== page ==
One of the interchapters deals with the various ways you greet someone in Austria and the vital importance of the wording you use when you meet someone to indicate the social standing of each speaker in relation to each other. This is most clearly a thorny issue when various bureaucrats from different departments and at different levels meet. To the outside eye, this might at first glance seem absurd. To any Austrian it’s probably just stating the obvious. As the narrator notes: “In Austria (and in particular its ministries) greetings and how you reply to greetings have developed over the years into a method, by whose most refined use two individuals meeting each other are able to establish the societal, economic, social and private position of one with regard to the other with utmost precision.” The narrator is only too aware that these subtleties may be lost on a non-Austrian and conversely be old hat to his countrymen so introduces this particular interchapter with the proviso that “Austrian readers can skip over this interchapter, as they will learn nothing new. Non-Austrians should face the challenge of reading it but with no hope of understanding it.”
Other stylistic conceits include the point towards the end of the novel when Trotta in conversation with Tuzzi mentions “at that moment, when the book that is currently being written about us, is being printed…” When questioned by Tuzzi about what he means by a book, Trotta replies “Oh, that’s just one of my quirks. Sometimes I imagine I’m not actually living but that I’m just a figure out of an unfinished book.”
Legationsrat Tuzzi is a bureaucrat par excellence. He is helped in no small part thanks to his upbringing by his diplomat uncle, who took on the role after Tuzzi’s widowed mother “stumbled” to her death while being interrogated at Gestapo Headquarters during the Anschluss. His mother had been brought there for questioning following her insistence on boxing the ears of any Nazi official who tried to interfere with her playing on the piano the former Austrian national anthem by Haydn.
As a child, his uncle had given Tuzzi invaluable advice about the essential requirements for being a diplomat. “Above all, when you, as I hope, want to be a good diplomat, you must never go into anything too deeply. Take things, my dear, as they are, and never try to understand them. Their causes are always too confusing, unclear and sometimes dangerous for those who are looking to understand them. The secret to being a true diplomat is that he refuses to try and really understand anything.”
At the start of the novel, Tuzzi is working for the Inter-Ministerial Committee for Special Matters. The Inter-Ministerial committee is in essence the epitome of Austrian bureaucracy: “Although it was never actually formalised, it has grown wonderfully and entirely organically to its current scale in the twilight zone between ministerial remits, into a Musilish temporary permanent institution, which in a certain sense doesn’t regard itself as existing – in that all its numerous officials, even after long service, are still employed by the various ministries who delegated them to the special committee.” It’s no coincidence that a writer such as Kafka grew up in the Austrian Empire and amid Austrian bureaucracy.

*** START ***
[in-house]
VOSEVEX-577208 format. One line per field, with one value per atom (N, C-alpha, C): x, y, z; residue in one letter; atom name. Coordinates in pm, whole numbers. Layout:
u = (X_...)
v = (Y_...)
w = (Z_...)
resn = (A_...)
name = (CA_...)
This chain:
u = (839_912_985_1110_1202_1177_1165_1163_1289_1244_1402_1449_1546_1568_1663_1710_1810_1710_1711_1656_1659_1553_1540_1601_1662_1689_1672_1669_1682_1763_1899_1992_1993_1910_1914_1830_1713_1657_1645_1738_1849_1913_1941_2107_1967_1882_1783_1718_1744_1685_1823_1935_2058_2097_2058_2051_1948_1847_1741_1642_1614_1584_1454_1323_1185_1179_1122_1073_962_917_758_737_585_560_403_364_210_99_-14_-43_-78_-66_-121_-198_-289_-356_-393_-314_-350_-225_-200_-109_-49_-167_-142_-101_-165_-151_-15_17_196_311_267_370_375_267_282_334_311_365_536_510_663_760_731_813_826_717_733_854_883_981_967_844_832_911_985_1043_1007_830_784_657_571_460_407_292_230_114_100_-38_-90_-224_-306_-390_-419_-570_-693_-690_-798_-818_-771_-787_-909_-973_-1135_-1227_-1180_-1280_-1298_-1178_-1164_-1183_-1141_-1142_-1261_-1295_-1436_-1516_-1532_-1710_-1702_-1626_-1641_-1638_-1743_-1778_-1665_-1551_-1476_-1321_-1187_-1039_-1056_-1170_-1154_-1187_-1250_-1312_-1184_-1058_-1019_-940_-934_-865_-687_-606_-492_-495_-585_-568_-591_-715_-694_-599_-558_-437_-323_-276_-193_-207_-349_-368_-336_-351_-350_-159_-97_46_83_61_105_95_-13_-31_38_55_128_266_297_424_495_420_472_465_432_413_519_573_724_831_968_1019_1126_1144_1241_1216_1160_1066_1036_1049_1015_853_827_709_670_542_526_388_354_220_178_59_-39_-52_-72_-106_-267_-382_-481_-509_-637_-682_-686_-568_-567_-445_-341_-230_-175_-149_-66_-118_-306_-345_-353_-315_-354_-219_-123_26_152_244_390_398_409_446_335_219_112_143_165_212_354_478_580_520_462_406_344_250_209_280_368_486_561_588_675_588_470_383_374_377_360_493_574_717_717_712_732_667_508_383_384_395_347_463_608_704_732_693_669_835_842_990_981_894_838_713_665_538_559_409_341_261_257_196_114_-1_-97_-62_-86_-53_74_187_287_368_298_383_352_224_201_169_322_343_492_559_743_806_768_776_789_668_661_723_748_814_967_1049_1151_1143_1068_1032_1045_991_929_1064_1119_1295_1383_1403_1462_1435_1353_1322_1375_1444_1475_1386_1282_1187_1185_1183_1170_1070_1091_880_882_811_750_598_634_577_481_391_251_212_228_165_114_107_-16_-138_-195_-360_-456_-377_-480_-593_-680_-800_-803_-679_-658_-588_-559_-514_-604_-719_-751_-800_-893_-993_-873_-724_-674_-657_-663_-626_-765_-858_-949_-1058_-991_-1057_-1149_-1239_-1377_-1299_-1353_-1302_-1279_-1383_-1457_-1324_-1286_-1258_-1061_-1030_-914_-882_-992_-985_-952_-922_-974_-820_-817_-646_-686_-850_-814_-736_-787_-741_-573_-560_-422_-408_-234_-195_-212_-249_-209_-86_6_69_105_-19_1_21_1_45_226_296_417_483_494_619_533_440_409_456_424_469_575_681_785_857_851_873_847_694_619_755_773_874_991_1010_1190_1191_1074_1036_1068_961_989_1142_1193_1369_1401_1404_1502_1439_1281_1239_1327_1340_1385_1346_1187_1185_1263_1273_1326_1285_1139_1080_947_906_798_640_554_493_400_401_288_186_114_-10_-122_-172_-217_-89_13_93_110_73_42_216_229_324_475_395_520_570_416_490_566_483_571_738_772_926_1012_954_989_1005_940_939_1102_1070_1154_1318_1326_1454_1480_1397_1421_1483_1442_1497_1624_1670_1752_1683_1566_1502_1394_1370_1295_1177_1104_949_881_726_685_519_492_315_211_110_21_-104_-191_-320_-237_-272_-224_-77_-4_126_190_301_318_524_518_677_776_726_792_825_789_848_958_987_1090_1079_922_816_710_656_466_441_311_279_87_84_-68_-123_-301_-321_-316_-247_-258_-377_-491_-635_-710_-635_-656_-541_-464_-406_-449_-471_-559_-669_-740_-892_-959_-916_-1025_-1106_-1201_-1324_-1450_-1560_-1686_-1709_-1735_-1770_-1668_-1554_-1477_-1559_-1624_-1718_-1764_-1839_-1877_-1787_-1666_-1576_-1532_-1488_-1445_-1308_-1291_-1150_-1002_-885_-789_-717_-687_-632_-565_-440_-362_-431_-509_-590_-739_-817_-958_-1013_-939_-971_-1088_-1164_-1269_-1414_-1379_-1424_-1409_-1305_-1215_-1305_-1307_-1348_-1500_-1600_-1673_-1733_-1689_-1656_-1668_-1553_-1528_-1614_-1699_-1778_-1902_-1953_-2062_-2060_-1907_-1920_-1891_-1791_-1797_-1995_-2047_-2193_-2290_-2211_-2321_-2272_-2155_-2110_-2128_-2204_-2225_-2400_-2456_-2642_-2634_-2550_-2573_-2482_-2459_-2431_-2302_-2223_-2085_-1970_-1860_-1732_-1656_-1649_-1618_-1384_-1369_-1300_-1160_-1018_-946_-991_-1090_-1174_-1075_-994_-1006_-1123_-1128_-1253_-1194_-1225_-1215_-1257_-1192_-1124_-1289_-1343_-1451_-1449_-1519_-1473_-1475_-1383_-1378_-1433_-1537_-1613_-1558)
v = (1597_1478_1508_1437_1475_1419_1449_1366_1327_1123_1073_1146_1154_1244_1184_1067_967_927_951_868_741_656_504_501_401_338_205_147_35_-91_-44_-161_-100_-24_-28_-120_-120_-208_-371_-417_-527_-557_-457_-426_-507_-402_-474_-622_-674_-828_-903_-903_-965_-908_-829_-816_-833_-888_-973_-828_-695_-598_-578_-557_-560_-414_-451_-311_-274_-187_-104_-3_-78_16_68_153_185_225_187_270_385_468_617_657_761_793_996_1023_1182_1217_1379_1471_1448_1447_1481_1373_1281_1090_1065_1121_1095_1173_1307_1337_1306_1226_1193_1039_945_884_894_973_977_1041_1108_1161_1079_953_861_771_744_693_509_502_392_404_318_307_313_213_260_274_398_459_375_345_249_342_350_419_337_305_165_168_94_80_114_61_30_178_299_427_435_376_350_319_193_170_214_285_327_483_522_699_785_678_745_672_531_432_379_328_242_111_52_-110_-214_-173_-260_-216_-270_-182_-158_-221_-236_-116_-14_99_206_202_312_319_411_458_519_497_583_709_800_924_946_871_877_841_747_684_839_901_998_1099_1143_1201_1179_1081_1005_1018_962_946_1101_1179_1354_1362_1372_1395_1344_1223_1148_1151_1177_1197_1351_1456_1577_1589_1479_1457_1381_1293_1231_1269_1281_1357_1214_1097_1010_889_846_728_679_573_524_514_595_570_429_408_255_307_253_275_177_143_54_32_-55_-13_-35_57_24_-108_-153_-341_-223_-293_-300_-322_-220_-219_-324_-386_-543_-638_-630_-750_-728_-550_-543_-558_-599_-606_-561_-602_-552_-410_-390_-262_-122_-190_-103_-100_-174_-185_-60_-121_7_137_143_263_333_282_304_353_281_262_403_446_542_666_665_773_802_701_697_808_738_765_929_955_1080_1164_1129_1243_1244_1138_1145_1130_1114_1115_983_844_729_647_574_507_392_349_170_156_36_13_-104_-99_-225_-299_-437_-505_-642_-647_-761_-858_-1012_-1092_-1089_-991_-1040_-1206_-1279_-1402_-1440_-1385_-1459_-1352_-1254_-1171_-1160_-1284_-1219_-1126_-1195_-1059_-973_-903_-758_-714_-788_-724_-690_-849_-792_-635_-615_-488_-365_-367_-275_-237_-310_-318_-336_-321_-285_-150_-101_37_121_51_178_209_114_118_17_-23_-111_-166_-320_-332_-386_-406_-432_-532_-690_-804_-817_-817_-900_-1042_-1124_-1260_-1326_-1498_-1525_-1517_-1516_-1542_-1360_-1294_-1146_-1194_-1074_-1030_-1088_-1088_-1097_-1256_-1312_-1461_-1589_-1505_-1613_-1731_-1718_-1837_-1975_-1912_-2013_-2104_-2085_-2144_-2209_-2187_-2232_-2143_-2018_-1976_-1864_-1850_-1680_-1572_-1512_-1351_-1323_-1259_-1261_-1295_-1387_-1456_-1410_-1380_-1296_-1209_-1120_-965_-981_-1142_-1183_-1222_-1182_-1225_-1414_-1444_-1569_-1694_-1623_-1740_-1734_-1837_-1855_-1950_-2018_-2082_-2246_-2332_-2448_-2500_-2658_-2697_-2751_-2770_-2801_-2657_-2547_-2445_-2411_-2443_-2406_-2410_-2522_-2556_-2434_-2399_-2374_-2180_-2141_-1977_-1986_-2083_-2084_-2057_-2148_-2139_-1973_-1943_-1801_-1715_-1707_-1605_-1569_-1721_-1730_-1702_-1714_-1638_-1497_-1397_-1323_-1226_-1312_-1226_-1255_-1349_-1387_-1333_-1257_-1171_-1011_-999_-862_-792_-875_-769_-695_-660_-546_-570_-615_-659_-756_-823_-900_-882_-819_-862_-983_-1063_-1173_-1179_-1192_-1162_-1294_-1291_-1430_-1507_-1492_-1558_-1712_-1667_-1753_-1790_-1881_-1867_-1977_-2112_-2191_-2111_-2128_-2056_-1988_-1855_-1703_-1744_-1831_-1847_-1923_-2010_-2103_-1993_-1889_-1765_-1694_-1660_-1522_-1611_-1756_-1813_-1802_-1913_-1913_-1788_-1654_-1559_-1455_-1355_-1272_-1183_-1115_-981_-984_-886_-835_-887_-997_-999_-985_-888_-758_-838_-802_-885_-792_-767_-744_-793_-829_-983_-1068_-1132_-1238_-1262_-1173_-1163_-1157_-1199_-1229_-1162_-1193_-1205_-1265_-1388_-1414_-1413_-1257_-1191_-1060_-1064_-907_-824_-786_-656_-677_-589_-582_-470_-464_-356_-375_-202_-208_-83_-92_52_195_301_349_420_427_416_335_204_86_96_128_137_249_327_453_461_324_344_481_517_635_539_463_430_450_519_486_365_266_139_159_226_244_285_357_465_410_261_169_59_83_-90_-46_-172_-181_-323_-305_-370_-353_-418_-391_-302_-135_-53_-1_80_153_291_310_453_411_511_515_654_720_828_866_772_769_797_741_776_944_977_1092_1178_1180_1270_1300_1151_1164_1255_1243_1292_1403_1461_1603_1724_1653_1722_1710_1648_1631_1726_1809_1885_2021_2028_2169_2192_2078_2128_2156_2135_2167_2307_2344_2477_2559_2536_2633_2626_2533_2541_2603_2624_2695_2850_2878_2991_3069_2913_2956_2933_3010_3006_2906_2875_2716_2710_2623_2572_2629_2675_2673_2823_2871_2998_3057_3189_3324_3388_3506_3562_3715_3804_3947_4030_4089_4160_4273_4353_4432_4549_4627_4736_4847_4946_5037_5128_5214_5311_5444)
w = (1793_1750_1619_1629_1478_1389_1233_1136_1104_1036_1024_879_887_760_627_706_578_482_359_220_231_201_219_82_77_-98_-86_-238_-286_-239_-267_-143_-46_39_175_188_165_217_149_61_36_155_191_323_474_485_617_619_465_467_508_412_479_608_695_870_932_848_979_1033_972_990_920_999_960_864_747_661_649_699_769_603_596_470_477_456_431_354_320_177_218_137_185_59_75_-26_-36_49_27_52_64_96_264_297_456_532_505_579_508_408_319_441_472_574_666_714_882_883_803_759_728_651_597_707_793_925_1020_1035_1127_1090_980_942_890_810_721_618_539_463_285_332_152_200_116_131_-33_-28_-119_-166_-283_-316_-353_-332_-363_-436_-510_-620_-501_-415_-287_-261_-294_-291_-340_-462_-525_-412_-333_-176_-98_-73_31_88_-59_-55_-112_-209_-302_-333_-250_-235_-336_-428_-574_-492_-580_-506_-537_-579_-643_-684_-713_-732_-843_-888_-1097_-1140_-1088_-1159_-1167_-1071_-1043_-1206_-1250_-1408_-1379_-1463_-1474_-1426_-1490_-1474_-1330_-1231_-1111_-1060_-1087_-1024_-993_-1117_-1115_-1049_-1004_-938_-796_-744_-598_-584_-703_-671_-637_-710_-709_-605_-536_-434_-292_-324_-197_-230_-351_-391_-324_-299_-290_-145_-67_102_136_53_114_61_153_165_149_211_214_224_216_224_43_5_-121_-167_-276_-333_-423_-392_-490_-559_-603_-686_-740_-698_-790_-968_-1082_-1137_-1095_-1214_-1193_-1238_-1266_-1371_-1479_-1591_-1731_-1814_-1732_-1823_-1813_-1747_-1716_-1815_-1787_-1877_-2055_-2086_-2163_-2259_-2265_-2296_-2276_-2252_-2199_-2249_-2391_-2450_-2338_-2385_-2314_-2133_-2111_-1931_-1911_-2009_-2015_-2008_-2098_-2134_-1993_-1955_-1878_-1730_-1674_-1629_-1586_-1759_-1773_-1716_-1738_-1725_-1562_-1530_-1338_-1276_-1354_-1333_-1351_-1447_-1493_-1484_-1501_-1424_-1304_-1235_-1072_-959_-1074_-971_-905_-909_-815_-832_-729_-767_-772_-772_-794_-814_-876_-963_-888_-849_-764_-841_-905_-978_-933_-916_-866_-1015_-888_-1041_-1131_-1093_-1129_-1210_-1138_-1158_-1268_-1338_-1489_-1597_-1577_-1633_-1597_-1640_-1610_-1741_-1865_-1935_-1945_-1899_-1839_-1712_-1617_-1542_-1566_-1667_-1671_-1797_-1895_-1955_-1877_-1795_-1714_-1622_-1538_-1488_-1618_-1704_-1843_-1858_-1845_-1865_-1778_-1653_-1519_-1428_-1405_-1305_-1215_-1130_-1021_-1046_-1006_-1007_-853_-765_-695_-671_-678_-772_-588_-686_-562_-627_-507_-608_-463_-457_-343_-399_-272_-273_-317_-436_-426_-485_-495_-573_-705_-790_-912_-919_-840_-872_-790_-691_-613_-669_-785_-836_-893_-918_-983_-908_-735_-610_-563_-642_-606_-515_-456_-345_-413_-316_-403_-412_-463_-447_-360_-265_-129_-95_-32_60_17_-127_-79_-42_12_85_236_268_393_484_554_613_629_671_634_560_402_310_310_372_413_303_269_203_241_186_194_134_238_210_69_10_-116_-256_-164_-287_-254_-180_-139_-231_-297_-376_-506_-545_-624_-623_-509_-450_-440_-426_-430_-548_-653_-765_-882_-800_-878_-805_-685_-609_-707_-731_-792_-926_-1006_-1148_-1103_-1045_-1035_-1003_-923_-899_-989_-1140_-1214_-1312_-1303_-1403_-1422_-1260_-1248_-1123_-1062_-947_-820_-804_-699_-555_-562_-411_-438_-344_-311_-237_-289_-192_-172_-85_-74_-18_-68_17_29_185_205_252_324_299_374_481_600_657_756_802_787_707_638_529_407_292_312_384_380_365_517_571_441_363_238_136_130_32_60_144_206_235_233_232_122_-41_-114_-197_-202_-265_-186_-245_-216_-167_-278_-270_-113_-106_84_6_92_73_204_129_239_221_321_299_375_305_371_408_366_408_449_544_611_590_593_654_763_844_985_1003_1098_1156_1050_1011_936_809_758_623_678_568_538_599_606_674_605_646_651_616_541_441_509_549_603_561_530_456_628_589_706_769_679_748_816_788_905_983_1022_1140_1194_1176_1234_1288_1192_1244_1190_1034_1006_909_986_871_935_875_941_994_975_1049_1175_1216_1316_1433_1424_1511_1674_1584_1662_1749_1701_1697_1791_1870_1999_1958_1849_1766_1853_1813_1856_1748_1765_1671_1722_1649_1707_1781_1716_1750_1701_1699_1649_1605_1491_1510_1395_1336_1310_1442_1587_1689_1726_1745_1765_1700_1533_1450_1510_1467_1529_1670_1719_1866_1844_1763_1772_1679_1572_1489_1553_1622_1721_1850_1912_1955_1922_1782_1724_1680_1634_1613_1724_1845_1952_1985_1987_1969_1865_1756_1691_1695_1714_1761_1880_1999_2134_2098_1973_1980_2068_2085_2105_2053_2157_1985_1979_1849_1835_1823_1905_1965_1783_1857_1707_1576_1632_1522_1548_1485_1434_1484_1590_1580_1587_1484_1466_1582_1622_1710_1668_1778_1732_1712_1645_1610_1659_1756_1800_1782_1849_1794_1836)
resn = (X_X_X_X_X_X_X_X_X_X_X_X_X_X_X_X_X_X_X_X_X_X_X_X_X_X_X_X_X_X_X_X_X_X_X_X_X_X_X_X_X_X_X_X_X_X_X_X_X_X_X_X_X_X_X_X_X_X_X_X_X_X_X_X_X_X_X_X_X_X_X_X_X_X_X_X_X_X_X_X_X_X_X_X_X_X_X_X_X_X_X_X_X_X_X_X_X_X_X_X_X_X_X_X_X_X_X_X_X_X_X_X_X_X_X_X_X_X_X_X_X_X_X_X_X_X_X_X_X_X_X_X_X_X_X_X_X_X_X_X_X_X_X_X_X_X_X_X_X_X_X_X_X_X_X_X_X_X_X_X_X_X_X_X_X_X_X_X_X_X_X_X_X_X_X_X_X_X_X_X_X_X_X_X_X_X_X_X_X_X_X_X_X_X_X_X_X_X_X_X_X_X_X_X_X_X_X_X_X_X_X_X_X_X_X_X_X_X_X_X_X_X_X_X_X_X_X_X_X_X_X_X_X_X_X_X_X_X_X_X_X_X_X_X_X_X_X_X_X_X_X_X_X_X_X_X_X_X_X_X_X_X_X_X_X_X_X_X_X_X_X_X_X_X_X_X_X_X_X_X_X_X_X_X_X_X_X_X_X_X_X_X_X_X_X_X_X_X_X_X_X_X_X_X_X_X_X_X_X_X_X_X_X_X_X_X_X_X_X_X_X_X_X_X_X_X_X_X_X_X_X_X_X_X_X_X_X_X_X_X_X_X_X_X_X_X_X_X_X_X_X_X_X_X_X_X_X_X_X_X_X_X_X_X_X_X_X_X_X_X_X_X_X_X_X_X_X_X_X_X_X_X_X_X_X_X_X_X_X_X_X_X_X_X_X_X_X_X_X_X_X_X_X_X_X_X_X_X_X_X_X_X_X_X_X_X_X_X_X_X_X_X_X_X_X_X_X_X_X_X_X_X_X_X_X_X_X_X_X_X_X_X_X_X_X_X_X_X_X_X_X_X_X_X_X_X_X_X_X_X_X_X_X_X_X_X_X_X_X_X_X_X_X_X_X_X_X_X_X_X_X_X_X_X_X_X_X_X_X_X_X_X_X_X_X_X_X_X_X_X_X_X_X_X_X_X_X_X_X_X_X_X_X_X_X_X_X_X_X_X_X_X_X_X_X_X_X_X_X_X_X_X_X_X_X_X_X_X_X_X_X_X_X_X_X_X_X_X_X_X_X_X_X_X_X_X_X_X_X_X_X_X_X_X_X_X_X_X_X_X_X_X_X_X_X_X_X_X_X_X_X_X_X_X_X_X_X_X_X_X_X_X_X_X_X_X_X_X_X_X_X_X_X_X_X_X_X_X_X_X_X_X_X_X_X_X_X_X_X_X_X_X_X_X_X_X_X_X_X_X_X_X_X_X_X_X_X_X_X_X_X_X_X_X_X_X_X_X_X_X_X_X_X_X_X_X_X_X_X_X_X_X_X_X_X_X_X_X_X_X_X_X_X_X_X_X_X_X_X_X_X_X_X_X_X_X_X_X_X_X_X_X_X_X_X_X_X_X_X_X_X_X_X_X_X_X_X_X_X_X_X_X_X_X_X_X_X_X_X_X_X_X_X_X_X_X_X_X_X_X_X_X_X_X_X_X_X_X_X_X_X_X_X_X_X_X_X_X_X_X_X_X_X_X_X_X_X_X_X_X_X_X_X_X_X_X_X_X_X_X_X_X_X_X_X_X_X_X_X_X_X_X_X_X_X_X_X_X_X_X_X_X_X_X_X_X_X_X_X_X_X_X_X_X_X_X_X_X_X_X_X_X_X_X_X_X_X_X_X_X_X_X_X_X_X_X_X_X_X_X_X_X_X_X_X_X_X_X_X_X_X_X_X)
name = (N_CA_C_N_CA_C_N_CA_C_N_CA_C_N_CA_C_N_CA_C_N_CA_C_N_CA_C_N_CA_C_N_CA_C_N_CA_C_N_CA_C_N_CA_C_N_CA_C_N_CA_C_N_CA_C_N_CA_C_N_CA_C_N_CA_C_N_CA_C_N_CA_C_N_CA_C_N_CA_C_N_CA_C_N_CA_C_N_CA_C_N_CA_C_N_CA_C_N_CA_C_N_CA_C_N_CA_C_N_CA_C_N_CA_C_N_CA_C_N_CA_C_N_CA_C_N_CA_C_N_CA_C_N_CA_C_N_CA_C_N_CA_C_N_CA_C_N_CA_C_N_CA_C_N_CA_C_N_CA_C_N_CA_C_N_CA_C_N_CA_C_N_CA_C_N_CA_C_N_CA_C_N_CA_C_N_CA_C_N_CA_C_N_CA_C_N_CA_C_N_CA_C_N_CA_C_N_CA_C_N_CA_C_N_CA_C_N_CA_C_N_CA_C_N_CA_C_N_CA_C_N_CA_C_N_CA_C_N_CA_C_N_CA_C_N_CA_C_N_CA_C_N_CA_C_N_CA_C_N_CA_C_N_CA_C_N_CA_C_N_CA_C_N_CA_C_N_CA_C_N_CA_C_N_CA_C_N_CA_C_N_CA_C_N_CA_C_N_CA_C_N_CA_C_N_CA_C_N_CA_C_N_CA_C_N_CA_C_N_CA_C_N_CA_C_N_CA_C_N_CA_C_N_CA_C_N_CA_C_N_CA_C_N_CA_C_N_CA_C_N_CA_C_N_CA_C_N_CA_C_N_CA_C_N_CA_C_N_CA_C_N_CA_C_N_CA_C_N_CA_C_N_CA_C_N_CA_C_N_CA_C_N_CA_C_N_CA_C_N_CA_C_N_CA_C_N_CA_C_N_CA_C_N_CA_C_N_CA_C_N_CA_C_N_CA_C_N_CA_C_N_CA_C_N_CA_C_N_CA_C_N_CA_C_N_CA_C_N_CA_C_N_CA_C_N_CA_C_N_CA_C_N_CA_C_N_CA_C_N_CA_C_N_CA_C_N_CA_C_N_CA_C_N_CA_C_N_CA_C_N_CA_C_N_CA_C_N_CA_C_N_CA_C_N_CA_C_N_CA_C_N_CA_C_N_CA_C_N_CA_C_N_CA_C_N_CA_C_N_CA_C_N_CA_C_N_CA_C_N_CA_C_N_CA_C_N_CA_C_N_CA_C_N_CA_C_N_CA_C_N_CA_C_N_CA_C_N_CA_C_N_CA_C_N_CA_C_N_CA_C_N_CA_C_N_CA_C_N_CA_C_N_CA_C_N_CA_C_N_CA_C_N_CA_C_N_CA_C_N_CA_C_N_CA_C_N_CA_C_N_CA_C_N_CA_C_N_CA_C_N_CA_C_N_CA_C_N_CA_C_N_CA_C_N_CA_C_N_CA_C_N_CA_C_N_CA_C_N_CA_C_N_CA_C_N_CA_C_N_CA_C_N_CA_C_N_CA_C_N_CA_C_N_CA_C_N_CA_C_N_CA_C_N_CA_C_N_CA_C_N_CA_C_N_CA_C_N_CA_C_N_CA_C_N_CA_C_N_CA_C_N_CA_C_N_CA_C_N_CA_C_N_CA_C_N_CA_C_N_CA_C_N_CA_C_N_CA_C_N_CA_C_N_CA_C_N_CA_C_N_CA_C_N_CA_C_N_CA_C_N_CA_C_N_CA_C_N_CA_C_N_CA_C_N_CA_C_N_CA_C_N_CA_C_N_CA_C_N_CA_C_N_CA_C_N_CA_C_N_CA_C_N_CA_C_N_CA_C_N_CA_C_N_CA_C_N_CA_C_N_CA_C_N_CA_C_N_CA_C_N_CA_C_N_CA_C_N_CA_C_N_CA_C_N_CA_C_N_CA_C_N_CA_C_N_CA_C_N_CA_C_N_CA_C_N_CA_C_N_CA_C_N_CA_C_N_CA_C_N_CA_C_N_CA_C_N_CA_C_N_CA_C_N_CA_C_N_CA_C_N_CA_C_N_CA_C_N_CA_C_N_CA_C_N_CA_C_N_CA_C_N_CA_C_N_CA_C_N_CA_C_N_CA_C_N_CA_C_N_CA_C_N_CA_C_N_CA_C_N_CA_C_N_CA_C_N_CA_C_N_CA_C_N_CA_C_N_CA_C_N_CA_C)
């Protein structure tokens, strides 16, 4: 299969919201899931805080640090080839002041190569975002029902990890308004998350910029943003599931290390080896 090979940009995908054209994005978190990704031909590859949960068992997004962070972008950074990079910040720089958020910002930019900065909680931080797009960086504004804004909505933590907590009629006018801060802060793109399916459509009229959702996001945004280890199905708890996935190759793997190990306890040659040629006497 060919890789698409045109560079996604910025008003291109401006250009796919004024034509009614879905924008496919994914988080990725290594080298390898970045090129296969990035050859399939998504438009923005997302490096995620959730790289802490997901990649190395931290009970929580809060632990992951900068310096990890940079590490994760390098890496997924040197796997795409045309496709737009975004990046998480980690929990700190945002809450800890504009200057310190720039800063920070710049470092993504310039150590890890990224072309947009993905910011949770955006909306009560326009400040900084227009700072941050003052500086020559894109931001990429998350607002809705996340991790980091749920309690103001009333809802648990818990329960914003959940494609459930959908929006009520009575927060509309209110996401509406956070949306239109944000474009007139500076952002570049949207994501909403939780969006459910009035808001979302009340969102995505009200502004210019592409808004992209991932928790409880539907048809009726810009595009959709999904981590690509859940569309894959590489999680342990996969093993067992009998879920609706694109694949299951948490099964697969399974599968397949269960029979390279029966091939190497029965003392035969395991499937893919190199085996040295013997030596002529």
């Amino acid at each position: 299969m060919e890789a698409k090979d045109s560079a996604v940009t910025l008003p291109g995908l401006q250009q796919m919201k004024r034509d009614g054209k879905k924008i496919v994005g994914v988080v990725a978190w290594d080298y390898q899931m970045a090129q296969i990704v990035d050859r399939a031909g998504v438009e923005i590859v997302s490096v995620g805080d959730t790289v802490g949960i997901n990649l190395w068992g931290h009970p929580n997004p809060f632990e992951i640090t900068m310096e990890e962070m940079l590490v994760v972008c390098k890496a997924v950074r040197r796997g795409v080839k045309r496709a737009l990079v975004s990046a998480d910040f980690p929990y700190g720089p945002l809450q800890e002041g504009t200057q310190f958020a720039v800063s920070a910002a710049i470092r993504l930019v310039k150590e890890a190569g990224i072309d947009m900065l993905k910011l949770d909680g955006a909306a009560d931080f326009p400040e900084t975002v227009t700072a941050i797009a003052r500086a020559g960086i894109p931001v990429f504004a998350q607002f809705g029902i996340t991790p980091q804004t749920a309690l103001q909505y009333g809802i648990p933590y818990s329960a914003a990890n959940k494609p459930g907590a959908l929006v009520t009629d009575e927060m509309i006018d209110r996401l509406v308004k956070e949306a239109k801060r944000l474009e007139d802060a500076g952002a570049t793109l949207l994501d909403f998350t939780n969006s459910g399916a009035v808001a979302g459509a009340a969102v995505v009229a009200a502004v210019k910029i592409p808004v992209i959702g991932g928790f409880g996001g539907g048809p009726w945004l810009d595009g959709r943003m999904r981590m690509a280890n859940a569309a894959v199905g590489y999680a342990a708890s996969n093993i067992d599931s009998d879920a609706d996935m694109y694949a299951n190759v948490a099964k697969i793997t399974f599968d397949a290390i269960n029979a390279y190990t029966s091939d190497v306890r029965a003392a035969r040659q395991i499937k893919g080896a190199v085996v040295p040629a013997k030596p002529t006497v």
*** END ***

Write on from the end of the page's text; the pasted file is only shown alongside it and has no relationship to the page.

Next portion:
It is clear Tuzzi’s work is of vital importance, tasked as he is, with providing the written protocol of the meetings. This, as any bureaucrat would appreciate, entails not actually writing down what has been said but is more about providing an accurate translation, whereby all the human elements are expunged in order for it to be published for posterity.
At times the novel comes across as an Austrian take on Yes, Minister with Tuzzi, a very able equivalent of Sir Humphrey. Take Tuzzi’s official reporting of a conversation between the Chancellor and the Foreign Minister about how the latter’s meeting in Brussels went.
“The usual,” said the Foreign Minister, “the French don’t like the Germans and definitely don’t like the English. The English neither like the French nor the Germans. The Italians aren’t bothered about anything and don’t like the Germans nor anyone else.”
“And the Dutch and the Belgians?”
“Nothing to report apart from the fact they don’t like the Germans”.
“Um, um”, said the chancellor. “And the Germans?”
“Are unhappy, because they can’t figure out why nobody likes them.”
“Um, um”, said the chancellor. “And us?”
“God”, said the Foreign Minister, “of what interest are the French and English to us? We kind of like everyone and habeat with it all.”
“Even the Germans?” asked the chancellor.
“There are no problems in our current relations” said the Foreign Minister who really was a diplomat of high standing.
The translation by Tuzzi is a great example of a bureaucratic take on the conversation while still managing to be accurate. “The Foreign Minister gave a short, detailed report on the international situation with particular reference to the position of Austria within the European community”.